But all agencies need to acknowledge that dementia is a condition that doesn't affect just the patient – for every person with dementia, there is probably at least one family member, partner, or friend, whose life is equally blighted by that person’s symptoms.  And those who have no-one to advocate for them may be left in terrible circumstances, which would not be acceptable if attributed to any other medical cause. 

There’s never a good time to be diagnosed with dementia. Early, and you may not accept it at all; late, and you may already have come to crisis.  “Timely” is a word now preferred by some; but all these terms are subjective.  “Timely” suggests a point at which some medical or practical good can still be done, but the person in receipt of diagnosis is willing to accept it.  In my experience, this latter condition may never be met. 

I appreciate that the GPs who oppose the government scheme are not saying they are unwilling to diagnose, just that they believe it’s counterproductive to go looking proactively for those who aren’t presenting as symptomatic.  But that’s to assume that all those who don’t present are non symptomatic, or that they are “coping”.  I know this can be very far from the truth.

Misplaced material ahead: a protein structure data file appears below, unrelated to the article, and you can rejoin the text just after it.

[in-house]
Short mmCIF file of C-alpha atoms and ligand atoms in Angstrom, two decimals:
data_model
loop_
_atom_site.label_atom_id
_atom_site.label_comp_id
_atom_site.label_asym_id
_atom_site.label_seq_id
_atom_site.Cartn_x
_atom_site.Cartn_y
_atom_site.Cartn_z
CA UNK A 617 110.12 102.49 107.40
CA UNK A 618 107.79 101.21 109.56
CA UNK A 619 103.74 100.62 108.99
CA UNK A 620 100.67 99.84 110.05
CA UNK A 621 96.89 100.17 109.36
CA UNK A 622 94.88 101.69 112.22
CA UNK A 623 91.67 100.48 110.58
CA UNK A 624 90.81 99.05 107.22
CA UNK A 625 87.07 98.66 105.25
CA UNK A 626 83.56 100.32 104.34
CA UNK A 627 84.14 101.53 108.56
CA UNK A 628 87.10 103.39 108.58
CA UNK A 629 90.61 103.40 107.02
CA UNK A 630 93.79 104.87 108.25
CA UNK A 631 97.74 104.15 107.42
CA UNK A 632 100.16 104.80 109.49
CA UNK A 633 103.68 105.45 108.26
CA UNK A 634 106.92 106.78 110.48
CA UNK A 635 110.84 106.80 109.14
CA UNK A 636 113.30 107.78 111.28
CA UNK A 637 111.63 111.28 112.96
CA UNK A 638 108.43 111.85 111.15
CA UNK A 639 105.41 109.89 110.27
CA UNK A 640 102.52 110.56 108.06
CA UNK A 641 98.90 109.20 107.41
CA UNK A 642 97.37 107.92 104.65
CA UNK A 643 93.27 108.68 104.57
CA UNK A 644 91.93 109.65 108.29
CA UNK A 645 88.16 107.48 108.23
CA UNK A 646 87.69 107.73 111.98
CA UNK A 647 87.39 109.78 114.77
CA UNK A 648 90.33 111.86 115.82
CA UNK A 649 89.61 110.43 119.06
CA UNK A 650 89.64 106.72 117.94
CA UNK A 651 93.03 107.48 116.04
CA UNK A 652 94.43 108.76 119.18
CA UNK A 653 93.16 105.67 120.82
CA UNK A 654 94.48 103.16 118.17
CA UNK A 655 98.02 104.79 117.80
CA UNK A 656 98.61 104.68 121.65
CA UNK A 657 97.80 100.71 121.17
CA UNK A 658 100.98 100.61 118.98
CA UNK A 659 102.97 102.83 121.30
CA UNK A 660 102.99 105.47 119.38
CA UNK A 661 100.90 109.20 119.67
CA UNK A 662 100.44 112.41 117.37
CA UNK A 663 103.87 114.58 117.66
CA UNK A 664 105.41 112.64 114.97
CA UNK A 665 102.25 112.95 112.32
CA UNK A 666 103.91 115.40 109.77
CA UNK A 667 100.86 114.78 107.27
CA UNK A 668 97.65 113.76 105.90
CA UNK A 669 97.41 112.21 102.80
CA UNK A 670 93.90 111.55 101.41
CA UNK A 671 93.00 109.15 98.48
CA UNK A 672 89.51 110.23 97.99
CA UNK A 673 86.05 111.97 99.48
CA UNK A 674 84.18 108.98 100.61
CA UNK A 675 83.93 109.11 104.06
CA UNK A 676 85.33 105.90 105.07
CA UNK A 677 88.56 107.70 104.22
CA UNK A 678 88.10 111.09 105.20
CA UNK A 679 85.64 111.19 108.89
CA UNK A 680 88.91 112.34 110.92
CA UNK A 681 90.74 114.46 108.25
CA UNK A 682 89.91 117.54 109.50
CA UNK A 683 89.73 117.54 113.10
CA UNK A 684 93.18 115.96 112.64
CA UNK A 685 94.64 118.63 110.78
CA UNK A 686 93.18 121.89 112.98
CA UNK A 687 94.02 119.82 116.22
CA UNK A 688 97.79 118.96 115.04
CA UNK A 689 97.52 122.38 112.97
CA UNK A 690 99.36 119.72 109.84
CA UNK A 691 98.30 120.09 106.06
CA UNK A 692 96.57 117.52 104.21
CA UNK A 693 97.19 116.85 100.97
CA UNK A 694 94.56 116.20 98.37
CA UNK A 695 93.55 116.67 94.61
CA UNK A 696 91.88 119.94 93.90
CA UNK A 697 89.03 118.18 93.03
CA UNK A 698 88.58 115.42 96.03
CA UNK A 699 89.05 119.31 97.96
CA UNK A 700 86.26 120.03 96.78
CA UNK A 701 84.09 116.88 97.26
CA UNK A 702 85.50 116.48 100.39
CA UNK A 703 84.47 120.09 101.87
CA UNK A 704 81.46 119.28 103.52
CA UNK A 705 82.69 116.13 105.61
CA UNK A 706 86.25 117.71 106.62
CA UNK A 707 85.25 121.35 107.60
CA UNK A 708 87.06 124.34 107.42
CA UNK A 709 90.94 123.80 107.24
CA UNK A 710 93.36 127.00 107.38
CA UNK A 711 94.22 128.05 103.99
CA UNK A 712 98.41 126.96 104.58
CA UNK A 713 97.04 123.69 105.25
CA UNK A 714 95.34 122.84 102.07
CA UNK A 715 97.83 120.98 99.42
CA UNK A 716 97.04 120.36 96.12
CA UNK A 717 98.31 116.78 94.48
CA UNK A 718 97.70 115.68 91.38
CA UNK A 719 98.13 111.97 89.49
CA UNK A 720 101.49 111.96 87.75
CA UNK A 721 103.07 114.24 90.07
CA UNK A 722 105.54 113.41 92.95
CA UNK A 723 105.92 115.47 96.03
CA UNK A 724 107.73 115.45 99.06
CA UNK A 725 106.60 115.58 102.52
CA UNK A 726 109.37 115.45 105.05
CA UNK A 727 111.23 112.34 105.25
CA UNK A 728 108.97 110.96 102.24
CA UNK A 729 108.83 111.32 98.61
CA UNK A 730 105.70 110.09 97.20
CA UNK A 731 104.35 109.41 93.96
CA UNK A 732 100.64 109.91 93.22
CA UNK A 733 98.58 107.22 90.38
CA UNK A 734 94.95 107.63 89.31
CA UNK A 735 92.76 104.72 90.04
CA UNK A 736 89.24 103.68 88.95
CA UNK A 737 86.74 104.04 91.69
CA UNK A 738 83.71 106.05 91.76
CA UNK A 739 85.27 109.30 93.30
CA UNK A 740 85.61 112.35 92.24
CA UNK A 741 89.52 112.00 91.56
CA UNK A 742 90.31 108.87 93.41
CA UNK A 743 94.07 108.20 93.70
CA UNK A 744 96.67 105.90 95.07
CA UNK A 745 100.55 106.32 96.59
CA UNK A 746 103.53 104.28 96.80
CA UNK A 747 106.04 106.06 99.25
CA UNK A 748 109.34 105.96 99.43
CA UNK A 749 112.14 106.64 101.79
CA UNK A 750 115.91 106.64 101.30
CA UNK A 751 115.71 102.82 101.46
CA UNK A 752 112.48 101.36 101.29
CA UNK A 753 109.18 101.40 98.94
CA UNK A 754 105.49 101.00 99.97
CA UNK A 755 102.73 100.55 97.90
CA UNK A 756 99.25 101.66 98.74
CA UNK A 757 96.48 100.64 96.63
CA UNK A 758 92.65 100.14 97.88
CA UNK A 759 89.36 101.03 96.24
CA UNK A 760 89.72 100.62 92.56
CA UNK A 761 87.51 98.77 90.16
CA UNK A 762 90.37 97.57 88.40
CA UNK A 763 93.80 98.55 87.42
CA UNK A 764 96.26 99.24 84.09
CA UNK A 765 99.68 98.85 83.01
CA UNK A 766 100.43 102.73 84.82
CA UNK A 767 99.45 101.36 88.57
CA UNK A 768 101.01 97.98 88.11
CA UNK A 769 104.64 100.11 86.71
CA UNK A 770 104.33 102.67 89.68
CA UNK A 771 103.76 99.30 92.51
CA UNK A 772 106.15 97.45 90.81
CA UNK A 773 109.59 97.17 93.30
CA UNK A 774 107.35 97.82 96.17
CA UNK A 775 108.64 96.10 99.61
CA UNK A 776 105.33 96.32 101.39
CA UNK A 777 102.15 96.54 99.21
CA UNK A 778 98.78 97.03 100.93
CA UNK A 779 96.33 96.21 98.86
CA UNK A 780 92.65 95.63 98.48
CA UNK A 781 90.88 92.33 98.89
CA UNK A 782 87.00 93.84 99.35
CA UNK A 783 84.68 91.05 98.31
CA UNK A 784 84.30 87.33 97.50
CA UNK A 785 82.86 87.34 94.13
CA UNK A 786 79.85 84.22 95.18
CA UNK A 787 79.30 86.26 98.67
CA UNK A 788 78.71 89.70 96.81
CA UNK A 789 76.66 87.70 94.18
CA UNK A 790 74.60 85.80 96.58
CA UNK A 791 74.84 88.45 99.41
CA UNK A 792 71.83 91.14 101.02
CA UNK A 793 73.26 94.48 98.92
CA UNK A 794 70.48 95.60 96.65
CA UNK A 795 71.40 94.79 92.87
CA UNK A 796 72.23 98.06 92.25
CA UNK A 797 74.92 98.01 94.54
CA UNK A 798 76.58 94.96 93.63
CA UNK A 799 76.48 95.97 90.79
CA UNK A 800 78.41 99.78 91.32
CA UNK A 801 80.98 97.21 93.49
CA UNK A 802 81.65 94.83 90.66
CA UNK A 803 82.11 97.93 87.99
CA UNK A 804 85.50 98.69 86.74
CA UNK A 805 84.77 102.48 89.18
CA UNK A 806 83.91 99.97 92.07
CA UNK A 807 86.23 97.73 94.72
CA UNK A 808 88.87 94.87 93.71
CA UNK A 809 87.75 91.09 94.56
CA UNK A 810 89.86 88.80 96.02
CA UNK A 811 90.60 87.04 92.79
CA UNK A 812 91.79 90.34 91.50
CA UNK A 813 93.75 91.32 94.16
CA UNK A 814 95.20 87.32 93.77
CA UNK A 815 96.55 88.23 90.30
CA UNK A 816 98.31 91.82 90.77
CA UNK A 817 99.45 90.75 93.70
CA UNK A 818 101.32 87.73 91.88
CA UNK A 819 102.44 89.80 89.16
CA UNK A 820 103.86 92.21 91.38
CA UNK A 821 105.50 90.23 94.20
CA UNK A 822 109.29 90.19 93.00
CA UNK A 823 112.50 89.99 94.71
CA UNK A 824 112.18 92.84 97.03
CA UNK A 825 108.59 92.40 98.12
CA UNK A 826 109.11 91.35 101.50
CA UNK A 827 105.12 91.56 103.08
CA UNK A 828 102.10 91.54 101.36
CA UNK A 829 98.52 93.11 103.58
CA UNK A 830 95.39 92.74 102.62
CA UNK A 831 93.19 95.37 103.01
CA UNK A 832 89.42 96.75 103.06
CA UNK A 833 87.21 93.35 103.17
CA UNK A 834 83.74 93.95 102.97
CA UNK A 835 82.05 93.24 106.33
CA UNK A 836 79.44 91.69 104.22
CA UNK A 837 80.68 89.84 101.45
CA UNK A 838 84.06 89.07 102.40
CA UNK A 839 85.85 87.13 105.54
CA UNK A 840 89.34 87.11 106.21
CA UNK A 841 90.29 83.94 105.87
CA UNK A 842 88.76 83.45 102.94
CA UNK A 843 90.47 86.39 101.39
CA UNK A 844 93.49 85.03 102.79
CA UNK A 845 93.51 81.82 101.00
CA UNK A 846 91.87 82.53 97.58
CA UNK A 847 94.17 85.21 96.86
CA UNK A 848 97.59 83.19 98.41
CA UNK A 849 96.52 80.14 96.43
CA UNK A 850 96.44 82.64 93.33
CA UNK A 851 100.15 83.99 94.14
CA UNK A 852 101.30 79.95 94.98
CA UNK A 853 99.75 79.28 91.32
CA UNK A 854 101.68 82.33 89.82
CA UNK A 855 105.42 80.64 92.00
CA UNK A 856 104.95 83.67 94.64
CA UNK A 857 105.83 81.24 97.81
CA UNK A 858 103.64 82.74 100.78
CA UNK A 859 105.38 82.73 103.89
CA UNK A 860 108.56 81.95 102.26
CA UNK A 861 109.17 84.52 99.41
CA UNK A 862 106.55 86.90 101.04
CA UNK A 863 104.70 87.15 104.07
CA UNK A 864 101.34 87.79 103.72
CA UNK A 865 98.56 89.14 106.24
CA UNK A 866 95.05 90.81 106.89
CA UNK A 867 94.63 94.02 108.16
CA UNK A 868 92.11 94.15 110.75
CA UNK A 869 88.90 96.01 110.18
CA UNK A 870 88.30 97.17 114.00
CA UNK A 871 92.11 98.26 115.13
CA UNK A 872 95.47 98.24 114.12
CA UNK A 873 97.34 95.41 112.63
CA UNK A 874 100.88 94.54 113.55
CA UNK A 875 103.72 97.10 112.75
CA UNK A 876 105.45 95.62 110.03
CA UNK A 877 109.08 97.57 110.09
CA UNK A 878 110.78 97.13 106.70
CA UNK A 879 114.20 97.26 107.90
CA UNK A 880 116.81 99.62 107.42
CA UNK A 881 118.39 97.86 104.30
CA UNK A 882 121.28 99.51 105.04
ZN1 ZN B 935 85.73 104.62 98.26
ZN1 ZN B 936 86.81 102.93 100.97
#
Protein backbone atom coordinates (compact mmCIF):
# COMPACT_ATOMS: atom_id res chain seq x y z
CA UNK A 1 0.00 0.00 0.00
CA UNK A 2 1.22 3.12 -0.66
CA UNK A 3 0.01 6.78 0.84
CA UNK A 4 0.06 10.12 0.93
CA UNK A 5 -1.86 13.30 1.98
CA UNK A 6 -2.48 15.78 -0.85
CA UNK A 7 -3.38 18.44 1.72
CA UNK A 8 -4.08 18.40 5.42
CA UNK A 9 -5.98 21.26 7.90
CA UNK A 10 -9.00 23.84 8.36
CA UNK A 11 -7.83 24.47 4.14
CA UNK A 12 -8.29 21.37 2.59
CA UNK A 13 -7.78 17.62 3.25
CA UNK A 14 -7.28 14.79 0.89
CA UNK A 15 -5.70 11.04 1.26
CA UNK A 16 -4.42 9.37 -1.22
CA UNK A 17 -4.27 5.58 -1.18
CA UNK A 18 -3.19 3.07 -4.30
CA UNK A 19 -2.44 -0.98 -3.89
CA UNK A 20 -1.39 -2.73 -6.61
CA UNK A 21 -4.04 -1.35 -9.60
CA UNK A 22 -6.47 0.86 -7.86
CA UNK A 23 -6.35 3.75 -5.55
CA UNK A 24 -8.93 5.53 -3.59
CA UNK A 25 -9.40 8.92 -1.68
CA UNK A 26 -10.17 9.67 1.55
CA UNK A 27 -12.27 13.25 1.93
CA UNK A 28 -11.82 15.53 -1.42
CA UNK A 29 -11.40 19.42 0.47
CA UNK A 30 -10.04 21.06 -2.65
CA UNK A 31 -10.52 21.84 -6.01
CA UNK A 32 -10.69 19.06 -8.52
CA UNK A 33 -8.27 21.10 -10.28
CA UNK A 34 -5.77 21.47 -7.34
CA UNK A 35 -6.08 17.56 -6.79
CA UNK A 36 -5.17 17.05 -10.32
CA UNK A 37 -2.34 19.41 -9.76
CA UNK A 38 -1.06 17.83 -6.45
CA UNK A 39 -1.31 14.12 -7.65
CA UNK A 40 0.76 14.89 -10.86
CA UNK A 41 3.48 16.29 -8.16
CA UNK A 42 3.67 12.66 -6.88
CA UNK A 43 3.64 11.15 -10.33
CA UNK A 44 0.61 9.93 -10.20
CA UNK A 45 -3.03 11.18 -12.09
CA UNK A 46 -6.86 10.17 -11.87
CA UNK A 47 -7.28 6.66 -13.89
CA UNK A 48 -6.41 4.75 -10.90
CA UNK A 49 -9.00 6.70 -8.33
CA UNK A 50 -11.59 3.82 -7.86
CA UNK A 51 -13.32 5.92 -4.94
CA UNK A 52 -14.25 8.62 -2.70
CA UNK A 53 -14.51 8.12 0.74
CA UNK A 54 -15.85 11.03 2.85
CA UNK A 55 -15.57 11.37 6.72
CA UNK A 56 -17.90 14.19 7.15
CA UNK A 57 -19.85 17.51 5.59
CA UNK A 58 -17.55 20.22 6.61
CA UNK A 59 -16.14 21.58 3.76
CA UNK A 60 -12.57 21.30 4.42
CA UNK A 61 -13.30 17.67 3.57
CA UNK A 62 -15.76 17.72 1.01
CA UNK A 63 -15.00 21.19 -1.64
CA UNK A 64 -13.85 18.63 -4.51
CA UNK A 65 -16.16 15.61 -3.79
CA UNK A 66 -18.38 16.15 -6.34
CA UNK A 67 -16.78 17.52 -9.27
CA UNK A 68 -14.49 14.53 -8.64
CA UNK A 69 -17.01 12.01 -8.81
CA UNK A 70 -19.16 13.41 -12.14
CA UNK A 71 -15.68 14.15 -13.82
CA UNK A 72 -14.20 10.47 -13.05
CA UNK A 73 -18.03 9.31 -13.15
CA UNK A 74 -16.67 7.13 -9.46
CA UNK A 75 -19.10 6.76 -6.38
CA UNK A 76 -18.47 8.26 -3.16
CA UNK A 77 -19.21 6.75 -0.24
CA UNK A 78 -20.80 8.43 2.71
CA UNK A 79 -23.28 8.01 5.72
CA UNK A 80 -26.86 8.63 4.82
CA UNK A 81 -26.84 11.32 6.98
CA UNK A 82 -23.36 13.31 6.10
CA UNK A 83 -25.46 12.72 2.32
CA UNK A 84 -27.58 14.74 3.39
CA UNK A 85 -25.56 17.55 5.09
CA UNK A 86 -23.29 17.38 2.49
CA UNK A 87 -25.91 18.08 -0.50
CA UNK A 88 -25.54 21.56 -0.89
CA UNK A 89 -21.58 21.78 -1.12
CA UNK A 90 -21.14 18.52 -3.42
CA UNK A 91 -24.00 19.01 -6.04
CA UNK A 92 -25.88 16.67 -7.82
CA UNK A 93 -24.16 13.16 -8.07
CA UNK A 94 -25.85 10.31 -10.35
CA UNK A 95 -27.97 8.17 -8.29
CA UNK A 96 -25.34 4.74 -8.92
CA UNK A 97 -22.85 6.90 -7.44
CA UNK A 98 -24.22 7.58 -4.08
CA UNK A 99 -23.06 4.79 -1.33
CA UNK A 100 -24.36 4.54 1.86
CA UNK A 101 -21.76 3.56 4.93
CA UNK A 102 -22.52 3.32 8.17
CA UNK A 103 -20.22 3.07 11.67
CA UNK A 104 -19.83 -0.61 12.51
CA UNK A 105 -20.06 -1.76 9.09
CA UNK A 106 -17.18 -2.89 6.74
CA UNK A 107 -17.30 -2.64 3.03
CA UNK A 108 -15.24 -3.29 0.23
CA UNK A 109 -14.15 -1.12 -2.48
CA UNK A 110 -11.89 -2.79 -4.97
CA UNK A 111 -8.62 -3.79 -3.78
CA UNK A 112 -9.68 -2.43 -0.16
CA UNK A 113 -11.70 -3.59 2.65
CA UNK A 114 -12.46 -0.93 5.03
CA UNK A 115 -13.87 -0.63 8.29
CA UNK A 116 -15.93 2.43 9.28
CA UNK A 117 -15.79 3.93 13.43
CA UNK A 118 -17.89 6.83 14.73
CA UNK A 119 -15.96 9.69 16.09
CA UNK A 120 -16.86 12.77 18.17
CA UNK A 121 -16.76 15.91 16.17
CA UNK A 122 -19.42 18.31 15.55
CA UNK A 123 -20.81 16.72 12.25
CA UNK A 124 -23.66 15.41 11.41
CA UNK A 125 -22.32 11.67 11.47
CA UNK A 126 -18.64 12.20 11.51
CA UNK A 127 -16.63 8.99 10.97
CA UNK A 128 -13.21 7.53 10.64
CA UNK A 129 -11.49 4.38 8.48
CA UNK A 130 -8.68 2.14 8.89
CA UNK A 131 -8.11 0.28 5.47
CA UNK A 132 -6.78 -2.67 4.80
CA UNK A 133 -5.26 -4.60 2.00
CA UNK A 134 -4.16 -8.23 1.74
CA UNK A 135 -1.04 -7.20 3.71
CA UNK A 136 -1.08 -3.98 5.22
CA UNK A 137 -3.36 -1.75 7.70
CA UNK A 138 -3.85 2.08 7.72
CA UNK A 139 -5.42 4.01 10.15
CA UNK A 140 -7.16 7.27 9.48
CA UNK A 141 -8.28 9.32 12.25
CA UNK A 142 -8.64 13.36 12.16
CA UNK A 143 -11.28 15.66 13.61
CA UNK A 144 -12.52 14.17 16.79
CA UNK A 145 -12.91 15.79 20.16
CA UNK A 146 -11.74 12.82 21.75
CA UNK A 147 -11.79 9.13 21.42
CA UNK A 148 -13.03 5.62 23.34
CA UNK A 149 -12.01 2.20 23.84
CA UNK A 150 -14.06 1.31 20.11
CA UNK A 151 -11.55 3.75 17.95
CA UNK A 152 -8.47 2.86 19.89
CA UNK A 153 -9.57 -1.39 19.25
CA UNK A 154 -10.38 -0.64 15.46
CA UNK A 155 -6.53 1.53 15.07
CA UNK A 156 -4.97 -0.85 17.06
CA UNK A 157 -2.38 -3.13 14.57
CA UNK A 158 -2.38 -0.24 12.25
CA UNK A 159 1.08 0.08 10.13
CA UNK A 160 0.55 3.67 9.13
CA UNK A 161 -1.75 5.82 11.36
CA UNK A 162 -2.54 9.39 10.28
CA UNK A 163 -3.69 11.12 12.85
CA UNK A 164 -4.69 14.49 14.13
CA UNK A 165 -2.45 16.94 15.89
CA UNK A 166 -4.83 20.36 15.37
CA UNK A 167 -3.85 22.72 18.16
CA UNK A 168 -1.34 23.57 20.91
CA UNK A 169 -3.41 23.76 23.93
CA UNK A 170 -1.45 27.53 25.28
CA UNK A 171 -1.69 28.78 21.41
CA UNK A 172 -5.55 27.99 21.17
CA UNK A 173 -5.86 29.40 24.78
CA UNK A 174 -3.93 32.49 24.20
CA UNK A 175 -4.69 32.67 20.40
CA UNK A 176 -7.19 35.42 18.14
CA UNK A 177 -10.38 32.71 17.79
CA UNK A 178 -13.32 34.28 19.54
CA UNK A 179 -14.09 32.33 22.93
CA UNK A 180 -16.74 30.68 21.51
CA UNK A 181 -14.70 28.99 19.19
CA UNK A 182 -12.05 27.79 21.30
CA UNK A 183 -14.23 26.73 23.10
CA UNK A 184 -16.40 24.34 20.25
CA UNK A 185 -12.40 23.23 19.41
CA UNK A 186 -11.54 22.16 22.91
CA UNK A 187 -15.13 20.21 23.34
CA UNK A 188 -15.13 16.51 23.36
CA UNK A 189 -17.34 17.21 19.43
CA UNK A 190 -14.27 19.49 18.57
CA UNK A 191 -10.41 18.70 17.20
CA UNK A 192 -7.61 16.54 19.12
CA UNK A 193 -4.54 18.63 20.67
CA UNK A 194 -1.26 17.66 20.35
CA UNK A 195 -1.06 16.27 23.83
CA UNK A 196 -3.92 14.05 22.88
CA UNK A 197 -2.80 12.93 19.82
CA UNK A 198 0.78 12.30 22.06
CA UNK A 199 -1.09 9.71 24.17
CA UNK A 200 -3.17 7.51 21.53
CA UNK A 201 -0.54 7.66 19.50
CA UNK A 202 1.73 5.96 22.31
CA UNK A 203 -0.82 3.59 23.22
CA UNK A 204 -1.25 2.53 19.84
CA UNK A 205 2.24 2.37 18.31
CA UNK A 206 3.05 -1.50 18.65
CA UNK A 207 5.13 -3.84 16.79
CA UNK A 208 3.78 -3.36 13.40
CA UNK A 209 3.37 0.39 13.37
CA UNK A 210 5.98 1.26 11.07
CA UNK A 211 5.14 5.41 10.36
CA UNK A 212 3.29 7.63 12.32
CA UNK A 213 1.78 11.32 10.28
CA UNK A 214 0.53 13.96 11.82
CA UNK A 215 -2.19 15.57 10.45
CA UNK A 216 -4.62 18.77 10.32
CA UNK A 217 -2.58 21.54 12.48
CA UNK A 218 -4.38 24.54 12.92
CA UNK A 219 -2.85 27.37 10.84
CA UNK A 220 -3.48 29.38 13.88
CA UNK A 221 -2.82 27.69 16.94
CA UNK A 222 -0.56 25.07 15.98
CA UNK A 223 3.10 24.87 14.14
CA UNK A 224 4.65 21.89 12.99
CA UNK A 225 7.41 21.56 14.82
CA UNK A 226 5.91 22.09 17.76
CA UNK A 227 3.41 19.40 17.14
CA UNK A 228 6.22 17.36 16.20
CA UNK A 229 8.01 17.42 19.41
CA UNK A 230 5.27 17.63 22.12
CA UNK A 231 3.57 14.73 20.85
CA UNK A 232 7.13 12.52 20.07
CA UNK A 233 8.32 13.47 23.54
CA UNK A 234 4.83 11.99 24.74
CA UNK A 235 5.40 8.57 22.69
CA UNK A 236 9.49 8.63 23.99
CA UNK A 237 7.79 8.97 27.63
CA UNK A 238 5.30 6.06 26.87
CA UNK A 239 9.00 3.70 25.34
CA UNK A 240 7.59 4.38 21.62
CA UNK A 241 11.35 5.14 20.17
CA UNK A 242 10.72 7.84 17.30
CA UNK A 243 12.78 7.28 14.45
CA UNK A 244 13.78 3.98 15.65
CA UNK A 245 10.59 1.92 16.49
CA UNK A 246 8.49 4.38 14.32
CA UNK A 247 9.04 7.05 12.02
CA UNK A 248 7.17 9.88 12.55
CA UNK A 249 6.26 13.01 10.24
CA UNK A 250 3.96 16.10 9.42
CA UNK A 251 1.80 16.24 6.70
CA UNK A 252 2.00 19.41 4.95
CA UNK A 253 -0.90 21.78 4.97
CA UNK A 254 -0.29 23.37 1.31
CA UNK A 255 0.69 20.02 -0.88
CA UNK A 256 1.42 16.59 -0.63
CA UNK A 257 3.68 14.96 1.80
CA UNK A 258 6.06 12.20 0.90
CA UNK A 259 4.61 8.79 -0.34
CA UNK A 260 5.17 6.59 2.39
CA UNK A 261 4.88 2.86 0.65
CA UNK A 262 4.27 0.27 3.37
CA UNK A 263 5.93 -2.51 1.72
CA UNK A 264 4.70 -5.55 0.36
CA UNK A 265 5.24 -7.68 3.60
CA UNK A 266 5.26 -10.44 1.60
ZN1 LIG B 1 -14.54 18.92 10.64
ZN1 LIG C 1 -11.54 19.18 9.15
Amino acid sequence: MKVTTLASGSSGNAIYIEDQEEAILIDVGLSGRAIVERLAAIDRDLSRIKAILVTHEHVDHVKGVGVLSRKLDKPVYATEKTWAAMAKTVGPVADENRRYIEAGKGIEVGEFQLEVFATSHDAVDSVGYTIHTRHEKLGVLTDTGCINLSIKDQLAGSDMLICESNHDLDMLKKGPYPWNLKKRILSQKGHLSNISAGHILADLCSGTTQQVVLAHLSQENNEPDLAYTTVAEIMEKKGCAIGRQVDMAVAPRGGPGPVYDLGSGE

“Diagnosis of dementia is a life-changing event”, say the doctors in their letter. No, developing dementia is a life-changing event.  Refusing the label, or declining to give it unless asked, doesn’t make the symptoms go away, it doesn’t negate the need for help, or avert eventual crisis. 

I agree that the government screening proposals were not the most effective for either patients or GPs; they admit of many flaws. And I did once believe that a label would serve no useful purpose for my mum, who would have rejected drugs or referral to a memory clinic; I discussed this many times with her GP.

But now I know that diagnosis is not just about those things; support services may not be perfect, but diagnosis gives you the key - an entitlement to ask. 

With hindsight born of a decade of lost years (both mum’s and my own) I wish someone had come looking for us.

*Updated DES link @April 2015-2016.

** Doctors may fear that patient confidentiality means they cannot discuss a person's symptoms with family or friends, but 
this is not so.  The Information Governance Review of 2013 (see pg 119, Principle 7) states that "The duty to share information can be as important as the duty to protect patient confidentiality. Health and social care professionals should have the confidence to share information in the best interests of their patients, within the framework set out by the Principles."

Read the response of Professor Alistair BurnsNational Clinical Director for Dementia, Department of Health, to the GPs' Telegraph letter.